This breach of the Act through the selling of a corporation, which holds the land assets, rather than a straight land transaction, puts the Island in a precarious position.  If allowed to be finalized it further opens the Island to the world wide land grab that is making land a commodity in the power games of corporations and financial elites. This is far bigger than the Irving’s getting another 2,200 acres to add to their already “over the limits” Island land stock. If the Island government doesn’t act swiftly and with conviction to prevent this deal, the very future of the control of our land is at stake. We are in a deep crisis.

The Island government is not helpless. The government can do something in this instance. The agriculture minister, Bloyce Thompson, has the power to deem what a corporation is, and whether Haslemere Farms is an ‘interlocking” corporation connected with J.D Irving Limited.  He has power to protect the very future of this province. The government can move to repeal Wade McLaughlin’s work of replacing the Companies Act with the Corporate Business Directory that allows corporate shareholders not to be named. They can move to tighten the Lands Protection Act so that its spirit and intent is honoured.  Every elected member of the legislature needs to get immediately invested in the welfare of our primary resource. Prove you are as smart and diligent as those who are attempting to undermine the very fabric of this province. Prove that you do stand for Islanders and that you have a real commitment to honour the spirit and intent of the Lands Protection Act.

As Islanders, we all need to take a stand for our land and for the future of every Islander. The Irvings have once again snubbed their noses at the PEI Government. They also make it clear that they have little respect for the residents of Prince Edward Island. We must join together to make our voices heard about the future of PEI lands. How the land is owned, controlled, and used has a deep impact on all of us. We are facing serious consequences if we remain silent now. Future generations will judge us if we do not speak up against the current and ongoing violations of the spirit and intent of the Lands Protection Act.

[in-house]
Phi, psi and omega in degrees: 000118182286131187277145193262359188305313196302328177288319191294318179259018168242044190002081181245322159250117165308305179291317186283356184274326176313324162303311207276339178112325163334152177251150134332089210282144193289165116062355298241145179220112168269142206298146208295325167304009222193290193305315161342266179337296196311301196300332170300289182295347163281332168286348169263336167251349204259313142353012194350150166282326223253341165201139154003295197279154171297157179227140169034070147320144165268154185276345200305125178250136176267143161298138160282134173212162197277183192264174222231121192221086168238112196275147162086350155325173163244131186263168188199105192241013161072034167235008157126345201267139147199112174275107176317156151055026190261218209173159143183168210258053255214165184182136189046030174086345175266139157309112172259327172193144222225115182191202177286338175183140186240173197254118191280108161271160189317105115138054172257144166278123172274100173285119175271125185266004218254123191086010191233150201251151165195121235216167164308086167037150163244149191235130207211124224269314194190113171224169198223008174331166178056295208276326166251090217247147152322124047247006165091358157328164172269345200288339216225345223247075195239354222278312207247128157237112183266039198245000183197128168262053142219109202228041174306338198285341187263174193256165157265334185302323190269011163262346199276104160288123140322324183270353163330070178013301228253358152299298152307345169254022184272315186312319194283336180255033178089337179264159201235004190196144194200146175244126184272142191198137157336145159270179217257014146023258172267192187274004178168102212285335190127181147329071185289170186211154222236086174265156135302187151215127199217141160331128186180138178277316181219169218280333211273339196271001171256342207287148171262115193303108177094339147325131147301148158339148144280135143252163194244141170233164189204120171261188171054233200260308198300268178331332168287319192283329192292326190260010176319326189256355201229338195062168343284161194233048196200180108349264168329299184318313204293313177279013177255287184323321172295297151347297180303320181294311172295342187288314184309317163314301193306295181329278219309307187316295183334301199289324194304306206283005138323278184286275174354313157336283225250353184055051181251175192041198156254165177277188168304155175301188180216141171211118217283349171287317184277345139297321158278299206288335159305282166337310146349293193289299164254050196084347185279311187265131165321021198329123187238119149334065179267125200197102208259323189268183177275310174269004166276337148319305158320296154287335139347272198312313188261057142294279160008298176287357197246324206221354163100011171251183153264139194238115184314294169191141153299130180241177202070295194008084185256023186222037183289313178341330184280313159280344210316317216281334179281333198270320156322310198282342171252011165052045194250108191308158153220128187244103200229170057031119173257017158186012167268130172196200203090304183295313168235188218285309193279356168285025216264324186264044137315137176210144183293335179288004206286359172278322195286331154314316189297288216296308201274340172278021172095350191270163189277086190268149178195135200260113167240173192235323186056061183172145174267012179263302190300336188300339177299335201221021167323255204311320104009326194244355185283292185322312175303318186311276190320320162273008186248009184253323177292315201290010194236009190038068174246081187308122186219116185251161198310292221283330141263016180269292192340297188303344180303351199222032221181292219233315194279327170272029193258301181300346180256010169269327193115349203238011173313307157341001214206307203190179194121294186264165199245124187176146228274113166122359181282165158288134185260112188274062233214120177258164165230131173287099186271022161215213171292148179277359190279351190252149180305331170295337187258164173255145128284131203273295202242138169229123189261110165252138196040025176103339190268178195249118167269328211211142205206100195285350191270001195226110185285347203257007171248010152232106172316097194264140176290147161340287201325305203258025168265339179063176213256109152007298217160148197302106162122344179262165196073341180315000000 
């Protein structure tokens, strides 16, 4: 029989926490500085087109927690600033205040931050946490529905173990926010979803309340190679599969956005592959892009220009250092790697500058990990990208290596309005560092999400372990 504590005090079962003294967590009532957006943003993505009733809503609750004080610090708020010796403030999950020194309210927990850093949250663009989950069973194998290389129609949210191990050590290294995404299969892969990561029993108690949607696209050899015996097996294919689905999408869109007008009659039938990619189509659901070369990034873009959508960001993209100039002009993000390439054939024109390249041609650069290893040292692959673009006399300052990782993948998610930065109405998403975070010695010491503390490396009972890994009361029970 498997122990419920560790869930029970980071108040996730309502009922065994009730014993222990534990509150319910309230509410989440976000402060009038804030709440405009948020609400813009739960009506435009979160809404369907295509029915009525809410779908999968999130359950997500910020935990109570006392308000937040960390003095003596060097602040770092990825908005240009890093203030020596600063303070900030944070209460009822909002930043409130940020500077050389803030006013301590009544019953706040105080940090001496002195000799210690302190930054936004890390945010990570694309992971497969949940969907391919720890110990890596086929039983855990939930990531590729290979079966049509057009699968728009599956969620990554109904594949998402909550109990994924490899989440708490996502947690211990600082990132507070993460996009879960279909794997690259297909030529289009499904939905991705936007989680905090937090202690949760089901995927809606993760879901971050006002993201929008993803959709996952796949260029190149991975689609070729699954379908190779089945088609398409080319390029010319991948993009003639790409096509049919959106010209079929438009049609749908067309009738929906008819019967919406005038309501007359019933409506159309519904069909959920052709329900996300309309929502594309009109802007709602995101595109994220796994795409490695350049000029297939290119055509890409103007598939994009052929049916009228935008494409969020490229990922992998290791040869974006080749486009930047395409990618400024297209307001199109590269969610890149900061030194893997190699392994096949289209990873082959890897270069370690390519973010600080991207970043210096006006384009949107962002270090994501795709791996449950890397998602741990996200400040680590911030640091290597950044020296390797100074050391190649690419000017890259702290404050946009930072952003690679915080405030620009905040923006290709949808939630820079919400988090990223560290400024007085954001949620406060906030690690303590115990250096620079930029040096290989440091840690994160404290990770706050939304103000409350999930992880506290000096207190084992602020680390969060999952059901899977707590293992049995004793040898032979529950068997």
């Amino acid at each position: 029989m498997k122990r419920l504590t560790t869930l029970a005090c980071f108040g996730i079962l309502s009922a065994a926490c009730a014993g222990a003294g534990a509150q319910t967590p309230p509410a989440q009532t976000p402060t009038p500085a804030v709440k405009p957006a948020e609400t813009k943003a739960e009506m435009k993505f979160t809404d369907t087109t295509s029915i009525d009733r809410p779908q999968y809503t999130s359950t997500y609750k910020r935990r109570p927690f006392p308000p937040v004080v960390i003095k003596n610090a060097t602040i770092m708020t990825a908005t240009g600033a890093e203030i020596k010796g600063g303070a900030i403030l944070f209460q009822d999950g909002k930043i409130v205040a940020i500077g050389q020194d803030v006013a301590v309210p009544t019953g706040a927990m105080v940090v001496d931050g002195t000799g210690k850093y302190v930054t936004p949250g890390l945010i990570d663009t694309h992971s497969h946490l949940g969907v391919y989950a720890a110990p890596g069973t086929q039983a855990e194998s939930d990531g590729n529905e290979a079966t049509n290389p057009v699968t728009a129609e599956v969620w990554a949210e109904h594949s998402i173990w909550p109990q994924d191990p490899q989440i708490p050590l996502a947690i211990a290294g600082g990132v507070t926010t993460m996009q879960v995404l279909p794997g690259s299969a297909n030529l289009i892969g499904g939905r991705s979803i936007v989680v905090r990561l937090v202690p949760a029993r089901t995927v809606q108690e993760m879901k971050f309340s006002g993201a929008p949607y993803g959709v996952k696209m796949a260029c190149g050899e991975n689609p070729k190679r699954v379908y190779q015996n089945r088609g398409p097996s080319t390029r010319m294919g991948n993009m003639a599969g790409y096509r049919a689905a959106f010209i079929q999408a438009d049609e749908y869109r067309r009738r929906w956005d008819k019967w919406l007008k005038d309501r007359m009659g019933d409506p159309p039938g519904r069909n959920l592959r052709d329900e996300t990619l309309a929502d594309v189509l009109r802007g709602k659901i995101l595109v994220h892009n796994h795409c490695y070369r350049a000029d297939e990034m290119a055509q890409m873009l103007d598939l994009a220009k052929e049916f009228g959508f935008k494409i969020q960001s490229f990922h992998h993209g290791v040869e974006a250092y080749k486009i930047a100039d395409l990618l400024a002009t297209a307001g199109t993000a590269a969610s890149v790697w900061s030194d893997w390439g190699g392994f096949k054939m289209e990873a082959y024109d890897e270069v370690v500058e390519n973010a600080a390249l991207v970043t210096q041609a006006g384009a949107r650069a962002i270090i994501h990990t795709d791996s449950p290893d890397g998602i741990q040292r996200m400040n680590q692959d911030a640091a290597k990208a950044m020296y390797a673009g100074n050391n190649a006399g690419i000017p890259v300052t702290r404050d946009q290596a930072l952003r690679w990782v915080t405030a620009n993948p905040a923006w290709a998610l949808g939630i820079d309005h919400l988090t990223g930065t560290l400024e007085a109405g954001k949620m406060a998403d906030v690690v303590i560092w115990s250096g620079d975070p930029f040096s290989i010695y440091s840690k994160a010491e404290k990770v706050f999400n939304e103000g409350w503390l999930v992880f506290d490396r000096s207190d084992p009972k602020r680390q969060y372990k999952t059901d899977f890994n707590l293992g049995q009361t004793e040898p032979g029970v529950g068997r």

Who is Afraid of the Irvings?

By Douglas Campbell
District Director of the National Farmers Union

 

The National Farmers Union (NFU) has been waiting, not always patiently, to hear the newly elected Progressive Conservative Government distancing itself from corporate sector control. We heard some brave language during the election campaign and even in the Speech from the Throne. The NFU and many other Islanders understood those statements to mean that the time of the Irving’s free-rein on land control is over. We are hopeful that this government will act on their intentions and promises. It will make a big change when all MLAs have the opportunity to receive orientation on the Lands Protection Act especially if that is designed by IRAC which is the group which has the deepest knowledge of the Act.

We hear repeated the tiresome and exasperating expression. “But the Irvings have contributed so much to the PEI economy”. The NFU dares to wonder about this belief. There are of course signs of a growth in GDP and that is for many reasons. However GDP is a very narrow and misleading measurement of how well we are doing. For sure the Irvings are doing well for themselves. Farmers not so well. And the land is paying the price.